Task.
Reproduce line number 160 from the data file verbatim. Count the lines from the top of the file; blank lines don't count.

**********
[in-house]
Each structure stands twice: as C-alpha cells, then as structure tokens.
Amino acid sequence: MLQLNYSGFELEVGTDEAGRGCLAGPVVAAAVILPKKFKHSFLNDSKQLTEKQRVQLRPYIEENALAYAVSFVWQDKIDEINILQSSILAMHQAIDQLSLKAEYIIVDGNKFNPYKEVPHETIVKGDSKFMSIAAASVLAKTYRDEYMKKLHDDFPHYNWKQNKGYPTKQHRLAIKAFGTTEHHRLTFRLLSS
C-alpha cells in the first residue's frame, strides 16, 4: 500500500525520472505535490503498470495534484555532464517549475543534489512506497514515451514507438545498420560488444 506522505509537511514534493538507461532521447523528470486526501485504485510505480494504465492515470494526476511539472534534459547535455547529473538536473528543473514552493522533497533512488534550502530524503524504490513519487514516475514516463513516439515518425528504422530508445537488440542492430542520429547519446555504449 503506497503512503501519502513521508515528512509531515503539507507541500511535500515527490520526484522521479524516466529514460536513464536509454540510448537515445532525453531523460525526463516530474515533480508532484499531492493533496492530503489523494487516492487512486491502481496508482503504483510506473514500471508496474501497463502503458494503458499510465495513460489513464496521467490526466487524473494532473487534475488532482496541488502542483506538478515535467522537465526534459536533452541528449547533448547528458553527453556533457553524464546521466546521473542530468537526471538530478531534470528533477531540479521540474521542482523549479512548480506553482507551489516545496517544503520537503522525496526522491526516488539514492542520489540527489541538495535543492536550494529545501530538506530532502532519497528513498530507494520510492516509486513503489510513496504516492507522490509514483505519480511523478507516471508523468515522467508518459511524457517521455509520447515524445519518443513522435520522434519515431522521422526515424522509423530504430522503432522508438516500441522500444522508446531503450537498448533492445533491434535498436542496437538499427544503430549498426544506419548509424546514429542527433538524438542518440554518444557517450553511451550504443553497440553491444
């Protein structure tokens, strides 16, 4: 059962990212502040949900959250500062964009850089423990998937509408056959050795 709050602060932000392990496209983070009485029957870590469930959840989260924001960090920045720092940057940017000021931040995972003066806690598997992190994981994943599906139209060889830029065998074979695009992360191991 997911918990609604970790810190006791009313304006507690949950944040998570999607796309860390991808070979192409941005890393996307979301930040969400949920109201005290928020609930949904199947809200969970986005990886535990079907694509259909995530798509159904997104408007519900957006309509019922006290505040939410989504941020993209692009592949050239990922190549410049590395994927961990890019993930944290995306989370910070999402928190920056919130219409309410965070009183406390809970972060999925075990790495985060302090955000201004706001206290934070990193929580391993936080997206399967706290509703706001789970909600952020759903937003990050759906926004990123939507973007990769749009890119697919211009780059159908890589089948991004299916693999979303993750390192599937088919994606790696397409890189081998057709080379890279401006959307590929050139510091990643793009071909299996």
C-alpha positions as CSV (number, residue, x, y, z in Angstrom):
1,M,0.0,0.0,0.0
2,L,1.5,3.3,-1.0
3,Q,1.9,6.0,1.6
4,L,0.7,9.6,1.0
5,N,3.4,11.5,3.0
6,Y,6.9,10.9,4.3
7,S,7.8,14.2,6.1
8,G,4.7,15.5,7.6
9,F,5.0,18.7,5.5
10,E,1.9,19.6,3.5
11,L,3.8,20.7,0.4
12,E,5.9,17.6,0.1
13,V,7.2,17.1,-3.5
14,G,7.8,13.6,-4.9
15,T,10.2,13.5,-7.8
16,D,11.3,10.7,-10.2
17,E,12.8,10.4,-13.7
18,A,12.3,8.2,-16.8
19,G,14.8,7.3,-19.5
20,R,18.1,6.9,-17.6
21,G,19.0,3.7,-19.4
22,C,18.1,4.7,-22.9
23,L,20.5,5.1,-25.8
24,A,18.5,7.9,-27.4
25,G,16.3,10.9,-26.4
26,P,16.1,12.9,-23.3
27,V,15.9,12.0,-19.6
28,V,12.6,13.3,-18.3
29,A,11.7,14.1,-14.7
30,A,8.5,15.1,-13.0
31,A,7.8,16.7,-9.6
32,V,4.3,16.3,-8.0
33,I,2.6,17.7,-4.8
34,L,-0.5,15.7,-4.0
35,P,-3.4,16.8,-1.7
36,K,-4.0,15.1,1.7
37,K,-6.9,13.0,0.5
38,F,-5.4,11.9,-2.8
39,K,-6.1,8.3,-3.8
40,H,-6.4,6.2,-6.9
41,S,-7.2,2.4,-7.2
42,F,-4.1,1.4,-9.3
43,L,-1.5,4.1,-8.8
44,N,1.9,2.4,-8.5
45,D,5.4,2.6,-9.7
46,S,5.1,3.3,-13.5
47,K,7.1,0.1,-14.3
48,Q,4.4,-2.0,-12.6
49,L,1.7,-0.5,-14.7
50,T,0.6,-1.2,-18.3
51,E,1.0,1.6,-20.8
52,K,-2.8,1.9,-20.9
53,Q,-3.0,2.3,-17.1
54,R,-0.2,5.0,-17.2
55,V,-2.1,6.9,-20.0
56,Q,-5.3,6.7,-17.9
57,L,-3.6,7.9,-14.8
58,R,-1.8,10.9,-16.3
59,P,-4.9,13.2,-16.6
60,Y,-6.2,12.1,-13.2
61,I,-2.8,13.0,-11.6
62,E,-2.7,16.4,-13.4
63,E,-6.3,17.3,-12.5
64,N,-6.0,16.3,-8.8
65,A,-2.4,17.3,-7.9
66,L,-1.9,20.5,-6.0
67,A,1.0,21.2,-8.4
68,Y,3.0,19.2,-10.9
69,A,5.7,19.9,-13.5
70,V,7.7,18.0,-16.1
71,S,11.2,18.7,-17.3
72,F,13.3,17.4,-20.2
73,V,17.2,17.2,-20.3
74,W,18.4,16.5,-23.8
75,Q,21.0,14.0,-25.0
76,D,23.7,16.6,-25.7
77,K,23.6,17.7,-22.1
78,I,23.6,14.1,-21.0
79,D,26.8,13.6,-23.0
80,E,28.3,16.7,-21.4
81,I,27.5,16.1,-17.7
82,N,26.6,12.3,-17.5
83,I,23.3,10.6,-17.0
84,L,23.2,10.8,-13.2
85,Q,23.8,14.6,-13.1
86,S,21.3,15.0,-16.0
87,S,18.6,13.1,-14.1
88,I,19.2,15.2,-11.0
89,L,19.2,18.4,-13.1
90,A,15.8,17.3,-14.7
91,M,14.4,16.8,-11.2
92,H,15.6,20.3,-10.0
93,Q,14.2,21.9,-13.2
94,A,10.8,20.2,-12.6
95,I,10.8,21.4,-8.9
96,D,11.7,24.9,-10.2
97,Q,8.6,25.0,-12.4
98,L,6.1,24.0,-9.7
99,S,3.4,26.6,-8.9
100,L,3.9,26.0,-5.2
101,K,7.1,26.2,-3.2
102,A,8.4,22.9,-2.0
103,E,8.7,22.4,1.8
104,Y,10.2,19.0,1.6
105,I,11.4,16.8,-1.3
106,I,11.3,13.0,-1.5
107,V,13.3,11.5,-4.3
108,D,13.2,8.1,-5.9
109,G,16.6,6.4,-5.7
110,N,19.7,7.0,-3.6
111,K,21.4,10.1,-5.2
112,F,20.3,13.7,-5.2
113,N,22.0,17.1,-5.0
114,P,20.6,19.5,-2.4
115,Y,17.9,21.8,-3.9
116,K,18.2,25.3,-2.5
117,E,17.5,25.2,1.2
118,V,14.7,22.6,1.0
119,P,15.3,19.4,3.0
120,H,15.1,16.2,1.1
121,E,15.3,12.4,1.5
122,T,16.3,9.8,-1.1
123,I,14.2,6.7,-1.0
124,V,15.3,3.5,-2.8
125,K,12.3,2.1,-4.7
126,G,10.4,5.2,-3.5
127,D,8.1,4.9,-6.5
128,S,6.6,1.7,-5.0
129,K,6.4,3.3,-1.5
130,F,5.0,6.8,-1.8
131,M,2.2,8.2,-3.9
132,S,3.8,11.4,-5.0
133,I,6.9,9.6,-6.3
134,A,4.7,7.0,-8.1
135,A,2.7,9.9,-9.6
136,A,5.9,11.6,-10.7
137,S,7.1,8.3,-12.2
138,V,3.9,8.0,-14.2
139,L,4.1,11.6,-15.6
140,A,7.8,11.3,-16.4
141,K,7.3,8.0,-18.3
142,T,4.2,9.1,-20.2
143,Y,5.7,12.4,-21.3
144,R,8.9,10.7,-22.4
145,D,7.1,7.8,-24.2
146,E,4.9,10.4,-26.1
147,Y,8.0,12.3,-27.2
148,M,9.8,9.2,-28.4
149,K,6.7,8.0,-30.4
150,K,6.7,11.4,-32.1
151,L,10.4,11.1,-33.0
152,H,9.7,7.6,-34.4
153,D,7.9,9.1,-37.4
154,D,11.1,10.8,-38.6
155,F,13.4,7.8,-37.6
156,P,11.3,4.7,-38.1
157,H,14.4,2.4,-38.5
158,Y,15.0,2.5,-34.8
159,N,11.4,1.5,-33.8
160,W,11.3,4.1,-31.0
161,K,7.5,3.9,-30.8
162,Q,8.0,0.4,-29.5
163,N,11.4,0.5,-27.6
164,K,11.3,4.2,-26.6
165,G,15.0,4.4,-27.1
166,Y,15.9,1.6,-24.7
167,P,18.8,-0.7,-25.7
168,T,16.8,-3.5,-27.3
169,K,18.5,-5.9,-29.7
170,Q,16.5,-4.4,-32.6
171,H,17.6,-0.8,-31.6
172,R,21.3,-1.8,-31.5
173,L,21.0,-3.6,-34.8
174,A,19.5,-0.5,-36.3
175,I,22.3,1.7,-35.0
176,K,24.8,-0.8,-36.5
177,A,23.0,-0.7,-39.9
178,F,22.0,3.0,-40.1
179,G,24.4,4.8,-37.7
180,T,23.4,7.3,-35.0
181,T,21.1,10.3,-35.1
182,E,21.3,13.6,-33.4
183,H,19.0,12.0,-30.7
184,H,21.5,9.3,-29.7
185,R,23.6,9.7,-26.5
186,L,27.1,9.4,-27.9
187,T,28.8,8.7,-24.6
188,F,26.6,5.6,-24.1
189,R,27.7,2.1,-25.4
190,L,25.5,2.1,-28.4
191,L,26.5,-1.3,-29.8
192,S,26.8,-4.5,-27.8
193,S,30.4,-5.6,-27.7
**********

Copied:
154,D,11.1,10.8,-38.6